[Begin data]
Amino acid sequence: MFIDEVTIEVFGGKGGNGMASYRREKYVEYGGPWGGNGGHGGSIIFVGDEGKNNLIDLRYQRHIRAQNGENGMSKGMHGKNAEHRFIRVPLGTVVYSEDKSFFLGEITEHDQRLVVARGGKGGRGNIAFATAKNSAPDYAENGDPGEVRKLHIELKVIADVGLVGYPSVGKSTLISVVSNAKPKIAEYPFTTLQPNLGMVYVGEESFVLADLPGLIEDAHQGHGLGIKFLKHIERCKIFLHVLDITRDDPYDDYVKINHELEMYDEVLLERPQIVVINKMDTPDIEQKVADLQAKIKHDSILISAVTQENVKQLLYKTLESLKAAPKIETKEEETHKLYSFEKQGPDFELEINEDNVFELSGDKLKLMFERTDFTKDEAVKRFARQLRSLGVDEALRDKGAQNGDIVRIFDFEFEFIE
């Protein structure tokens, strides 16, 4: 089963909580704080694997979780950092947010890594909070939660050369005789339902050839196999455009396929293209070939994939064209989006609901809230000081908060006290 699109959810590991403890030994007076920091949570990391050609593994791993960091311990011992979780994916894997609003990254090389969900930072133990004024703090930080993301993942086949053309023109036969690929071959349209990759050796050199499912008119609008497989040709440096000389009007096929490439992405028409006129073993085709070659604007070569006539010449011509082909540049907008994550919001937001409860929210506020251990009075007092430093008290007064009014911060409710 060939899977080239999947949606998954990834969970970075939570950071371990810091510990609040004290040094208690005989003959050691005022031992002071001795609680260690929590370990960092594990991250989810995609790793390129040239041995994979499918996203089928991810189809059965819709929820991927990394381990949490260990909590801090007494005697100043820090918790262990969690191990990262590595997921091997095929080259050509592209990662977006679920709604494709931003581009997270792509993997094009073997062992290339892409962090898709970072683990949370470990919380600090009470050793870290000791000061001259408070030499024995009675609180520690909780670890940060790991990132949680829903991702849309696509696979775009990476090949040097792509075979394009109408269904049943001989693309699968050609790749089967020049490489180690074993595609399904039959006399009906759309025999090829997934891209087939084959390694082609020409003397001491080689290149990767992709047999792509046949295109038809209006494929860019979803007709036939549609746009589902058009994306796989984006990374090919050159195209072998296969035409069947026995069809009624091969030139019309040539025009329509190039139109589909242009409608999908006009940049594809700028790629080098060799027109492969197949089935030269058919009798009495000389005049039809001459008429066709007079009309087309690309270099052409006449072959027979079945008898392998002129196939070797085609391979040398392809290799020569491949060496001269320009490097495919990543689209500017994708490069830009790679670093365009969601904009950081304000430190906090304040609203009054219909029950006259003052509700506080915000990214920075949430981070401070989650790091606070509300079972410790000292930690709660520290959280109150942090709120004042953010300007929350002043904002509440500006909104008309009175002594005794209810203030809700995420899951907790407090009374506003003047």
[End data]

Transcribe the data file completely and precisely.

Amino acid sequence: MFIDEVTIEVFGGKGGNGMASYRREKYVEYGGPWGGNGGHGGSIIFVGDEGKNNLIDLRYQRHIRAQNGENGMSKGMHGKNAEHRFIRVPLGTVVYSEDKSFFLGEITEHDQRLVVARGGKGGRGNIAFATAKNSAPDYAENGDPGEVRKLHIELKVIADVGLVGYPSVGKSTLISVVSNAKPKIAEYPFTTLQPNLGMVYVGEESFVLADLPGLIEDAHQGHGLGIKFLKHIERCKIFLHVLDITRDDPYDDYVKINHELEMYDEVLLERPQIVVINKMDTPDIEQKVADLQAKIKHDSILISAVTQENVKQLLYKTLESLKAAPKIETKEEETHKLYSFEKQGPDFELEINEDNVFELSGDKLKLMFERTDFTKDEAVKRFARQLRSLGVDEALRDKGAQNGDIVRIFDFEFEFIE
């Protein structure tokens, strides 16, 4: 089963909580704080694997979780950092947010890594909070939660050369005789339902050839196999455009396929293209070939994939064209989006609901809230000081908060006290 699109959810590991403890030994007076920091949570990391050609593994791993960091311990011992979780994916894997609003990254090389969900930072133990004024703090930080993301993942086949053309023109036969690929071959349209990759050796050199499912008119609008497989040709440096000389009007096929490439992405028409006129073993085709070659604007070569006539010449011509082909540049907008994550919001937001409860929210506020251990009075007092430093008290007064009014911060409710 060939899977080239999947949606998954990834969970970075939570950071371990810091510990609040004290040094208690005989003959050691005022031992002071001795609680260690929590370990960092594990991250989810995609790793390129040239041995994979499918996203089928991810189809059965819709929820991927990394381990949490260990909590801090007494005697100043820090918790262990969690191990990262590595997921091997095929080259050509592209990662977006679920709604494709931003581009997270792509993997094009073997062992290339892409962090898709970072683990949370470990919380600090009470050793870290000791000061001259408070030499024995009675609180520690909780670890940060790991990132949680829903991702849309696509696979775009990476090949040097792509075979394009109408269904049943001989693309699968050609790749089967020049490489180690074993595609399904039959006399009906759309025999090829997934891209087939084959390694082609020409003397001491080689290149990767992709047999792509046949295109038809209006494929860019979803007709036939549609746009589902058009994306796989984006990374090919050159195209072998296969035409069947026995069809009624091969030139019309040539025009329509190039139109589909242009409608999908006009940049594809700028790629080098060799027109492969197949089935030269058919009798009495000389005049039809001459008429066709007079009309087309690309270099052409006449072959027979079945008898392998002129196939070797085609391979040398392809290799020569491949060496001269320009490097495919990543689209500017994708490069830009790679670093365009969601904009950081304000430190906090304040609203009054219909029950006259003052509700506080915000990214920075949430981070401070989650790091606070509300079972410790000292930690709660520290959280109150942090709120004042953010300007929350002043904002509440500006909104008309009175002594005794209810203030809700995420899951907790407090009374506003003047």